An amateur theatre chief is embroiled in a planning row with his Hampshire council after he sanctioned the covert construction of a 450-seat venue without permission.
Kevin Fraser, the artistic director at Titchfield Festival Theatre (TFT), approved the creation of a new £1.7 million performing arts hub despite two previous applications being rejected by Fareham council.
Since 2010 the theatre has staged productions from a converted barn containing two auditoriums capable of seating 100 and 200 people respectively.
But with hundreds of children using the venue every week and a busy programme of up to 40 shows a year, bosses decided to expand the venue to include a third area with a capacity of more than 450 people.
Proclaiming itself as Europe’s largest community theatre, land previously granted planning permission as a storage area was chosen to build a new venue, the Arden.
The 67-year-old former Foreign Office diplomat said legal advice was taken before TFT pressed ahead with its long-planned expansion.
Performances have been staged throughout the summer following its completion, while a nativity play and Robin Hood pantomime, featuring Mr Fraser, are included in its upcoming festive programme.
But the new venue’s long-term future has been thrown into uncertainty after Fareham borough council officials served Mr Fraser with an enforcement notice requiring the new theatre to close by Feb 29 unless an appeal is lodged.
One councillor said the decision to build a new 450-seat venue without planning permission “beggars belief”, adding the space was only intended to be used for storage.
But Mr Fraser, 67, who was based in Chile while working as a diplomat in the 1970s, insisted the site’s long-term use for community theatre meant planning permission was not necessary.
Describing Fareham council as packed full of “Scrooges” and “Grinches”, he claimed the TFT had fallen victim to a “vindictive vendetta” by Conservative members who are scared of competition between it and a council-run theatre expected to open next year.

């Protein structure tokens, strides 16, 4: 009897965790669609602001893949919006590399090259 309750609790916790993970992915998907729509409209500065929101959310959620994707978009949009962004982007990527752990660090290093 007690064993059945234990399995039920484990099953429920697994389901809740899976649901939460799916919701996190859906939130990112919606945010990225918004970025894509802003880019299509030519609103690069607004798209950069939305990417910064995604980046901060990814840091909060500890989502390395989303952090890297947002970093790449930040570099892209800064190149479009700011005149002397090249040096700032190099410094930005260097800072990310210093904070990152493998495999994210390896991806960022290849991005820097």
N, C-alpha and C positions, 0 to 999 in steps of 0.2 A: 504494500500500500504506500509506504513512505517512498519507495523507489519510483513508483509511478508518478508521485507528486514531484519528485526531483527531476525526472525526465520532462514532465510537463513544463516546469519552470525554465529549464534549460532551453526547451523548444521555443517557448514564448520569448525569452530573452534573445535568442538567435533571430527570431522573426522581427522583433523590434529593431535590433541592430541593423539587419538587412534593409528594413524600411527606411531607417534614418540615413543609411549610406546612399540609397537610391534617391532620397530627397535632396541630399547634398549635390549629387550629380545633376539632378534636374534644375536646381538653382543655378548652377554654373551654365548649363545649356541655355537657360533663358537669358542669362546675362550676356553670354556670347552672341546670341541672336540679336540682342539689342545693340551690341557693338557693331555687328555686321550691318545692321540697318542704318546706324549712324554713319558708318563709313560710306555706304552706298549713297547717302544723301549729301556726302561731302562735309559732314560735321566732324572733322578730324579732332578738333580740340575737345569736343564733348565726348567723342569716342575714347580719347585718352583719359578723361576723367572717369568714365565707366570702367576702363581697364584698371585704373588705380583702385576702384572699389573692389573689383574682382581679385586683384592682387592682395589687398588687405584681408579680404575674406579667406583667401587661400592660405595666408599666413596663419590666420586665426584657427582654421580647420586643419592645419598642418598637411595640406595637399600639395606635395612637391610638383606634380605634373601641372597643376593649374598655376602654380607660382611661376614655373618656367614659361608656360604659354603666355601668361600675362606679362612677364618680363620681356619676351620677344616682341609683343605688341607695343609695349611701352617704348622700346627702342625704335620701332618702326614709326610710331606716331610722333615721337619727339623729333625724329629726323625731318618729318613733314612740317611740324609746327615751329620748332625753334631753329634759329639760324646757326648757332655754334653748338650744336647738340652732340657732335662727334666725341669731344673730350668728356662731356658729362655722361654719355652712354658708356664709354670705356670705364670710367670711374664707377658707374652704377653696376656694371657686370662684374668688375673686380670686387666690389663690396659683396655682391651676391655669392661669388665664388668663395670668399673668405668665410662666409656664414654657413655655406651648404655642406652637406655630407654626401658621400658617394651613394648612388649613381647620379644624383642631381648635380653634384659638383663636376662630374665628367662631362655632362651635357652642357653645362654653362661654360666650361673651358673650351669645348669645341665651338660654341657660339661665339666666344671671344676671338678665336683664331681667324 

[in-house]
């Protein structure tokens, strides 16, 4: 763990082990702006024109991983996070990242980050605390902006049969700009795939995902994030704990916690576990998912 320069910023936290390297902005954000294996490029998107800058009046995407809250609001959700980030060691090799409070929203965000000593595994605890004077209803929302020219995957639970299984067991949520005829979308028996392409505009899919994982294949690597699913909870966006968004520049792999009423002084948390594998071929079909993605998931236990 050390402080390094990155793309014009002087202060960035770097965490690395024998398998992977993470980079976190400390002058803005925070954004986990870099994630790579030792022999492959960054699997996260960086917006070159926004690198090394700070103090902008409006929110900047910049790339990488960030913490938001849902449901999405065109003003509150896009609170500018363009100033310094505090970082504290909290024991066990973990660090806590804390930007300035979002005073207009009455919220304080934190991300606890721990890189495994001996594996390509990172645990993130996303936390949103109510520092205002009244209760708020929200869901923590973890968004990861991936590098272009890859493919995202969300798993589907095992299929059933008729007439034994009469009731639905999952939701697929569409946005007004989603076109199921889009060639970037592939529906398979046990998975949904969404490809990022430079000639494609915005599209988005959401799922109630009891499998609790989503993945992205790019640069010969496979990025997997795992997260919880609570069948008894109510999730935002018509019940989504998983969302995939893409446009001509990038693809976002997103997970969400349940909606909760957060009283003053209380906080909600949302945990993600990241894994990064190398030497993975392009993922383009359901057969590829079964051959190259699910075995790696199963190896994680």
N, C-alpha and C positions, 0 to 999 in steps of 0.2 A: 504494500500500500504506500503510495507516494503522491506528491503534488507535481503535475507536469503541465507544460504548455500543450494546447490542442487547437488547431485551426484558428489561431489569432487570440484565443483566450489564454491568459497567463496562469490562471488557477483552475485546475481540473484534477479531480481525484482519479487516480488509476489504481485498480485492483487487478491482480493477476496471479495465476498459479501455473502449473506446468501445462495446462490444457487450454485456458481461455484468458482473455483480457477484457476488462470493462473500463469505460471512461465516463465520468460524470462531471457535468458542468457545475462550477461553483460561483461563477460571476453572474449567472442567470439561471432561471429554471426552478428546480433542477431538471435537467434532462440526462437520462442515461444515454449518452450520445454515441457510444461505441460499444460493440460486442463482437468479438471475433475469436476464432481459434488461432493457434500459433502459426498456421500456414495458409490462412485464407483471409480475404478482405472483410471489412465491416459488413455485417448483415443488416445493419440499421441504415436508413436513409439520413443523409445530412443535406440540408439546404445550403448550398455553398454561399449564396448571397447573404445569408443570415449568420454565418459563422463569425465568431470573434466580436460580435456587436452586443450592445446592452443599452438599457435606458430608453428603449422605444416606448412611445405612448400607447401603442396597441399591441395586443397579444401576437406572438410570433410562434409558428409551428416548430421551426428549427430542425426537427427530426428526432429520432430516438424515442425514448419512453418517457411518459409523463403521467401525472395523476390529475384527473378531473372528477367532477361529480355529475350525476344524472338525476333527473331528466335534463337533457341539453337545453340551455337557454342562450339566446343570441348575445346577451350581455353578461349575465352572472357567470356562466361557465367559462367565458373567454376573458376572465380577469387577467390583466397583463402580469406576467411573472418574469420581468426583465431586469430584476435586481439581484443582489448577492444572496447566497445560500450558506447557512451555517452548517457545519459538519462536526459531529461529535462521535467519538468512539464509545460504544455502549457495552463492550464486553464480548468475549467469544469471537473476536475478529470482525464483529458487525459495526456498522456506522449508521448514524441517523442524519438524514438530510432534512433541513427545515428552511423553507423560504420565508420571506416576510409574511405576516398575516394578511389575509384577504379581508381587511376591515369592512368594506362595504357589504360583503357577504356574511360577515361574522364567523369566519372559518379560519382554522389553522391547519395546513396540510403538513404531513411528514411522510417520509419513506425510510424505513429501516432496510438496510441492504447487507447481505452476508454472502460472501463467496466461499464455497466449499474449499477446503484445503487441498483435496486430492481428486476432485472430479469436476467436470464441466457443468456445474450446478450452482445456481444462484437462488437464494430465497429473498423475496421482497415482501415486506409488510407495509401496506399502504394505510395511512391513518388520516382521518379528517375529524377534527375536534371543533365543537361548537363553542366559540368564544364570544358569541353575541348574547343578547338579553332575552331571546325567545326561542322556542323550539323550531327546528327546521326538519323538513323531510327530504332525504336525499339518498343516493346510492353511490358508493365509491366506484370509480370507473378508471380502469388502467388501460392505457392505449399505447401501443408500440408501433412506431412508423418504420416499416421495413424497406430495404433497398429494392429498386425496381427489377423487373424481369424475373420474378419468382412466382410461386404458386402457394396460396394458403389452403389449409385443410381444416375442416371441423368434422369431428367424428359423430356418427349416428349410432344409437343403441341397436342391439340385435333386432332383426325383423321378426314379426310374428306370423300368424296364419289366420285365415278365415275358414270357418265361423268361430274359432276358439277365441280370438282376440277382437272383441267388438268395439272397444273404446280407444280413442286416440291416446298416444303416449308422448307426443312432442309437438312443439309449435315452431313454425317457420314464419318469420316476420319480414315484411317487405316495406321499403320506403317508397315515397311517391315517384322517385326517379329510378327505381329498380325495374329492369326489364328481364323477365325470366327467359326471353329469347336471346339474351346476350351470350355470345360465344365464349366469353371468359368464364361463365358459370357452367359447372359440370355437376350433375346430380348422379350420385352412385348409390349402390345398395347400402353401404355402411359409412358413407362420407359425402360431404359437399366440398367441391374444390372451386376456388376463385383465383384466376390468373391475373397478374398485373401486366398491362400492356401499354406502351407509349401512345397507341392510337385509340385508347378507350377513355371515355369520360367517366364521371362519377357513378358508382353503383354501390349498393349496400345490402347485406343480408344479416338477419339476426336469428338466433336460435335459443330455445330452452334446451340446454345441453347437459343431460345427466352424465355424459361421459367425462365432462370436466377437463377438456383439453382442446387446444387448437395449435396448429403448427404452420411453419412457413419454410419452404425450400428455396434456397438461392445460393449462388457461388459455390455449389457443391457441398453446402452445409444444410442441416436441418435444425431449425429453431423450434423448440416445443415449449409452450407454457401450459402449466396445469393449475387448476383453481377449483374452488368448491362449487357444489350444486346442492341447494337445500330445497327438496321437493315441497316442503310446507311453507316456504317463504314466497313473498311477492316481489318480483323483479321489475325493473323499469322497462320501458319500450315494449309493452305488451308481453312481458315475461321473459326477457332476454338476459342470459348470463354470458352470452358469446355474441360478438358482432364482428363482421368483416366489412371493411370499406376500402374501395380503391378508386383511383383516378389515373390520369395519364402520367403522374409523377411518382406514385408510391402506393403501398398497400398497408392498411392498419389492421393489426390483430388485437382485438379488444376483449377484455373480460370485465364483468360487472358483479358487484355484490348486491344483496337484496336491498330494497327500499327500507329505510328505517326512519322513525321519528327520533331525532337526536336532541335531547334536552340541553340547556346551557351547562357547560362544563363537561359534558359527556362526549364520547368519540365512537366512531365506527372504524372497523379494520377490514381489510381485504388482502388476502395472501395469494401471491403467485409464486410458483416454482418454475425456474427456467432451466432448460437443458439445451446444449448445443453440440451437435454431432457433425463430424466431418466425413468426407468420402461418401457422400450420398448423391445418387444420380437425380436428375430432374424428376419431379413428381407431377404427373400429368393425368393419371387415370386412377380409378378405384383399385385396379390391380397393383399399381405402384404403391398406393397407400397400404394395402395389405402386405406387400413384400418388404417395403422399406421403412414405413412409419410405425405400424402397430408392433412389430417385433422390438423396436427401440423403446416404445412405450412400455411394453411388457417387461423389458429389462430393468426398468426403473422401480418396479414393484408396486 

“Titchfield Festival Theatre is an incredibly successful community theatre company supported by thousands throughout the borough and wider area,” Mr Fraser told The Telegraph.
“It is the largest community theatre in Europe as well as being the only fully sustainable green theatre in Europe.
“Fareham borough council clearly don’t want competition, they want to negate it. There are 20 theatres in Shaftesbury Avenue in London – why can’t we have two in Fareham?”
“We are not going anywhere and will still continue. But we are being pestered and hounded – and at Christmas, hence why I call them the Grinches and Scrooges.”
Mr Fraser said the row was likely to feature in the upcoming Robin Hood pantomime and that he was ready to challenge any attempts to close the new venue.
“There might be a few jokes about ‘can you put that statue there? Have you got planning permission?’
“That kind of thing, to keep the story alive. We are here, we are not going away.
“Even if they win and close the Arden down, we still have our two other theatres at the front. We are not going anywhere and will still continue,” he added.
The new venue was covertly constructed after attempts to receive approval from councillors proved unsuccessful.
A planning application for a 567-seat theatre was rejected in 2019, which was followed up by another rejected application later that year.
Building work on the new venue began in August last year.
In a statement Fareham borough council said it had been alerted to the new development earlier in the year and that productions had continued to be staged and advertised despite the risk of enforcement action.
“Officers visited the site and met with representatives of the theatre company who explained that work was underway to create a new 450-seat theatre,” it said.
“Officers were shown around the development which includes a newly excavated underground orchestra pit beneath the stage and a complex of backstage changing rooms and rehearsal areas.
“The new theatre has been created in a space which had previously been granted planning permission for use as storage.
“Council officers warned the company that, without planning permission being obtained, the new venue was at risk of enforcement action being taken.
“Despite this warning, various public performances have taken place with shows being advertised on the theatre company website throughout December and well into 2024.”
Titchfield Festival Theatre was initially established at Titchfield Abbey in 2001 with one of its founding objectives to advance the theory that William Shakespeare lived and worked in southern Hampshire.
Shakespeare is believed to have links to the village through an alleged affair with the Earl of Southampton, Henry Wriothesley, who sponsored the writer for a time.
“Our whole raison d’etre is that Titchfield we believe was the area where Shakespeare spent his lost years,” Mr Fraser said.